For more than four decades, the Florida Institute of Oceanography has unified marine science interests across Florida in the cause of understanding and stewardship of the coastal oceans. FIO is taking a leading national role in the scientific assessment of the impact of the Deepwater Horizon Oil Spill in the Gulf of Mexico. Florida is a state whose history, economy and culture are intertwined with the waters that surround it. Recognizing the need to protect and understand this central force and shared heritage, 20 institutions and agencies from across the state work collaboratively through FIO to maximize marine research and education resources. FIO’s goal is to provide a forum for addressing the challenges facing our oceans and develop strategies for civic engagement, natural resource management and public policy which preserves and protects ocean resources. The Earth system is changing and the future will require an educated and informed populace and a new generation of ocean scientists, engineers, and policy leaders to maintain a productive and sustainable environment. FIO aims to transform Florida’s scientific capabilities in ocean research while providing the education and marine management skills needed to protect our treasured marine environment.
FAU Harbor Branch Oceanographic Institute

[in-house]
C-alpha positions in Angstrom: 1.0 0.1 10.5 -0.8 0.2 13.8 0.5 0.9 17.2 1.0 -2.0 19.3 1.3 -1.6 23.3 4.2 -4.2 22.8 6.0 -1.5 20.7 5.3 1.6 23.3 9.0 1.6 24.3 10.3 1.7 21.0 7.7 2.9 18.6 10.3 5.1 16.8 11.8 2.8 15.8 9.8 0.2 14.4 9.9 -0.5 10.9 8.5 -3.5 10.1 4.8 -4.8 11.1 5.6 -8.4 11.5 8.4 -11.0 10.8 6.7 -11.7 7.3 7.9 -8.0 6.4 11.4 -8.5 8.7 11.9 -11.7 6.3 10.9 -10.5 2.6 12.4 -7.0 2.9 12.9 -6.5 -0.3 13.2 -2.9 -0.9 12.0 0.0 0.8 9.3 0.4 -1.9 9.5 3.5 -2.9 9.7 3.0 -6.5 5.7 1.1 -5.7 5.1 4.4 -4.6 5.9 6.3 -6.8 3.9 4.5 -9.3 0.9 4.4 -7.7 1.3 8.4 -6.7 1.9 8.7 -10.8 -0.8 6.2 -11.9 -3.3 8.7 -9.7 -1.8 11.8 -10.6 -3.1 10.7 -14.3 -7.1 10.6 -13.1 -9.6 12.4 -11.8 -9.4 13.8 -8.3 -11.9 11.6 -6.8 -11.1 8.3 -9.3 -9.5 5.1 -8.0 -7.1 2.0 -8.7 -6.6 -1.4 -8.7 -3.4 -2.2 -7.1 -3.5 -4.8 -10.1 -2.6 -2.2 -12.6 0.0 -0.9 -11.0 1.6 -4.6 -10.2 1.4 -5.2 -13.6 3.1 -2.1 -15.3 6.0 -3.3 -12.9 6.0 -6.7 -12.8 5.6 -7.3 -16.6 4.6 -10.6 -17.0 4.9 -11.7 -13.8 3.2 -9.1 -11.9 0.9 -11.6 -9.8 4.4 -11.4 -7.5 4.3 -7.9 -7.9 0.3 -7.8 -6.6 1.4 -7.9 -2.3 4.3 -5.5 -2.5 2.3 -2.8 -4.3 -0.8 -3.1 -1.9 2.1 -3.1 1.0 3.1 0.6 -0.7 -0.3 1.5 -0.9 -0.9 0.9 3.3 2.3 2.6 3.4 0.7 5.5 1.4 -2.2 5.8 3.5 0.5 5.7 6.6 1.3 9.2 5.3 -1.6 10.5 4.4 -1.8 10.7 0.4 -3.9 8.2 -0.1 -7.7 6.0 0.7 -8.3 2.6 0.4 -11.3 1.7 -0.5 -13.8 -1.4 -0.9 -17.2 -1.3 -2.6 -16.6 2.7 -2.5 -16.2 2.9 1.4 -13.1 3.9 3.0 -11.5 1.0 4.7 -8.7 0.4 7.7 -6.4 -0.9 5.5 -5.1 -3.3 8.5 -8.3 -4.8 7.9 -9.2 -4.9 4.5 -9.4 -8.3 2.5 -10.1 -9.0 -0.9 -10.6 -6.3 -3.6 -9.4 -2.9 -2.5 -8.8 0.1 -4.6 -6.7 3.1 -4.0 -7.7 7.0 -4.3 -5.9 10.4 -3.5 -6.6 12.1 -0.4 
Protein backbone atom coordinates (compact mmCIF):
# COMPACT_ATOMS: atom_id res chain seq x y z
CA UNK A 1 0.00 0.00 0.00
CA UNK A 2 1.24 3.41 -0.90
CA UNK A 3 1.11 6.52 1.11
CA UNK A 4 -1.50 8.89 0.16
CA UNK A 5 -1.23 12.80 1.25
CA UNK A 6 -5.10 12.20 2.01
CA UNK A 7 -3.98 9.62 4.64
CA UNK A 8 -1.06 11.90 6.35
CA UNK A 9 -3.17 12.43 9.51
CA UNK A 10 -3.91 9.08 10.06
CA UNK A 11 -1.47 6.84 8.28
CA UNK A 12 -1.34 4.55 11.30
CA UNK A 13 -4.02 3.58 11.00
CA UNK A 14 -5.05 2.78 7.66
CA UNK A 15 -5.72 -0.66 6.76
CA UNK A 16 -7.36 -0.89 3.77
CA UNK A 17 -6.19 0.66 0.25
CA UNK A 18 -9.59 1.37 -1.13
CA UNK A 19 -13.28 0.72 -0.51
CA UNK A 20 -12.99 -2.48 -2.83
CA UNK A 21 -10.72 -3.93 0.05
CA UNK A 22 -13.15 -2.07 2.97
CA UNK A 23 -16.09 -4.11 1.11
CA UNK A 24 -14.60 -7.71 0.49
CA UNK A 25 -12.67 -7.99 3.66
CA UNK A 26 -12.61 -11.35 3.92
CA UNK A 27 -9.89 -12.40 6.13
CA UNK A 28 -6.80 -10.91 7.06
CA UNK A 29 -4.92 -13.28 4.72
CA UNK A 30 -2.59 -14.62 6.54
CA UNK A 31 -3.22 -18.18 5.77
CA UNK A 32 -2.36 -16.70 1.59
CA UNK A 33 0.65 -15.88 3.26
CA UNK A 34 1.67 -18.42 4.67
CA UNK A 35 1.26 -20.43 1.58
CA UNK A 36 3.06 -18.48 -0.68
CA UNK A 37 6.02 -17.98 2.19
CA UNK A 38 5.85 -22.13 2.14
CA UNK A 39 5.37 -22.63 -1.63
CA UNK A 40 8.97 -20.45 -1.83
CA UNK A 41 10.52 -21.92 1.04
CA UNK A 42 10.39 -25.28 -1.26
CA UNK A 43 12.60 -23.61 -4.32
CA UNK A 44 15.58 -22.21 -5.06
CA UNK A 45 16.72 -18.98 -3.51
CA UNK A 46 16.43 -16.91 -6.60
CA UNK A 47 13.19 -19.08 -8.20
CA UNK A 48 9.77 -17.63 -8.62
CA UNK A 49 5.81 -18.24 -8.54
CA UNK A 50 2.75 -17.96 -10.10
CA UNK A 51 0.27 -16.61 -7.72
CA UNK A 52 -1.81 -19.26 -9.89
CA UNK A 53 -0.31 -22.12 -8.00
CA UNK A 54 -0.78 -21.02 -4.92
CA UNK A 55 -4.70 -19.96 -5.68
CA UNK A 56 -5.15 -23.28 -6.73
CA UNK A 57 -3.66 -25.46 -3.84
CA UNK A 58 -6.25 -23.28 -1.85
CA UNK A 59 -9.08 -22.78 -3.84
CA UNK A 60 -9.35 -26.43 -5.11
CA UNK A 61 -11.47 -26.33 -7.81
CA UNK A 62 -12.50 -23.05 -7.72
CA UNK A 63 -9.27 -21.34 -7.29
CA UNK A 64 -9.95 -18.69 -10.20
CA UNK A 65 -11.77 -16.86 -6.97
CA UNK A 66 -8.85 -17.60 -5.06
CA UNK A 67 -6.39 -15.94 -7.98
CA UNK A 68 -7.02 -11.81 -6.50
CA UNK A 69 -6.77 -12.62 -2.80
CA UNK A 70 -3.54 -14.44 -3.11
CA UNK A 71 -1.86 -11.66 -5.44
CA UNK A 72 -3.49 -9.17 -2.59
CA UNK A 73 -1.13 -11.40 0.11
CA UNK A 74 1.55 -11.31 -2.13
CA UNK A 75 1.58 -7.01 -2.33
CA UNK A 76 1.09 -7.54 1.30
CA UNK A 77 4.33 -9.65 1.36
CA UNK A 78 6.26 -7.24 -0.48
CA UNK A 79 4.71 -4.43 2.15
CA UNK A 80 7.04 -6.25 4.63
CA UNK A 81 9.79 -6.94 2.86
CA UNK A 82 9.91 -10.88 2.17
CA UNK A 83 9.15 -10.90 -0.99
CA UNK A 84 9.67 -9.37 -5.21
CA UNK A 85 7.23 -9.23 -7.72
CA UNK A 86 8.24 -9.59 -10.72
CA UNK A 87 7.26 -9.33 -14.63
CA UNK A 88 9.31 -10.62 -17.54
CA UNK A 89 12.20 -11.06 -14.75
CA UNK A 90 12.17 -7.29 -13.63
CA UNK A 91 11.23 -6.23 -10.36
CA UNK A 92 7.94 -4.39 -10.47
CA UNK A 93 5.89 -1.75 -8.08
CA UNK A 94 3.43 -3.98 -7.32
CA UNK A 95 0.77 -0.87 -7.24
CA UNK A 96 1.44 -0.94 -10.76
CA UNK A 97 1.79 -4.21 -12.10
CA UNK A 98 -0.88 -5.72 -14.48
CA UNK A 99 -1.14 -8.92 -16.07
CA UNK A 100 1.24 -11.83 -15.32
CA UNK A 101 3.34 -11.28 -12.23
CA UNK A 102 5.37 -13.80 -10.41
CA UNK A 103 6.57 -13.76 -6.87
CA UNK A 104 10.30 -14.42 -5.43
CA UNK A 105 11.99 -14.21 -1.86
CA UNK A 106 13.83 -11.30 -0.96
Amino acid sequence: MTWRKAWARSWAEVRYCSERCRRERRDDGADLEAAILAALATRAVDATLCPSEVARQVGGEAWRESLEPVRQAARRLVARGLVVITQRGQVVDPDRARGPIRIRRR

Behind the Science – A Wednesday Web Chat on May 27, featured Laurent Chérubin, Ph.D., an associate research professor of Physical Oceanography at FAU’s Harbor Branch Oceanographic Institute. Dr. Chérubin specializes in the understanding of ocean dynamics—the study of why the water moves the way it moves. His work establishes the connection between forces that act on the ocean, such as gravity, the earth’s rotation, wind, the moon, heat from the sun and the water’s motions. This research provides a deep understanding of the environmental forces that affect ocean ecosystems at multiples levels of the food chain. In 2000, Chérubin was awarded his Ph.D. from The University of Aix-Marseille in Marseille, France. He is currently FAU’s lead investigator on “Grouper Guard,” a four-year PALS project, and has been awarded up to $5 million from the Defense Advanced Research Projects Agency (DARPA) as part of the Persistent Aquatic Living Sensors (PALS) program. Dr. Chérubin grew up in the French West Indies island of Guadeloupe where his love of the ocean, fishing and surfing was born.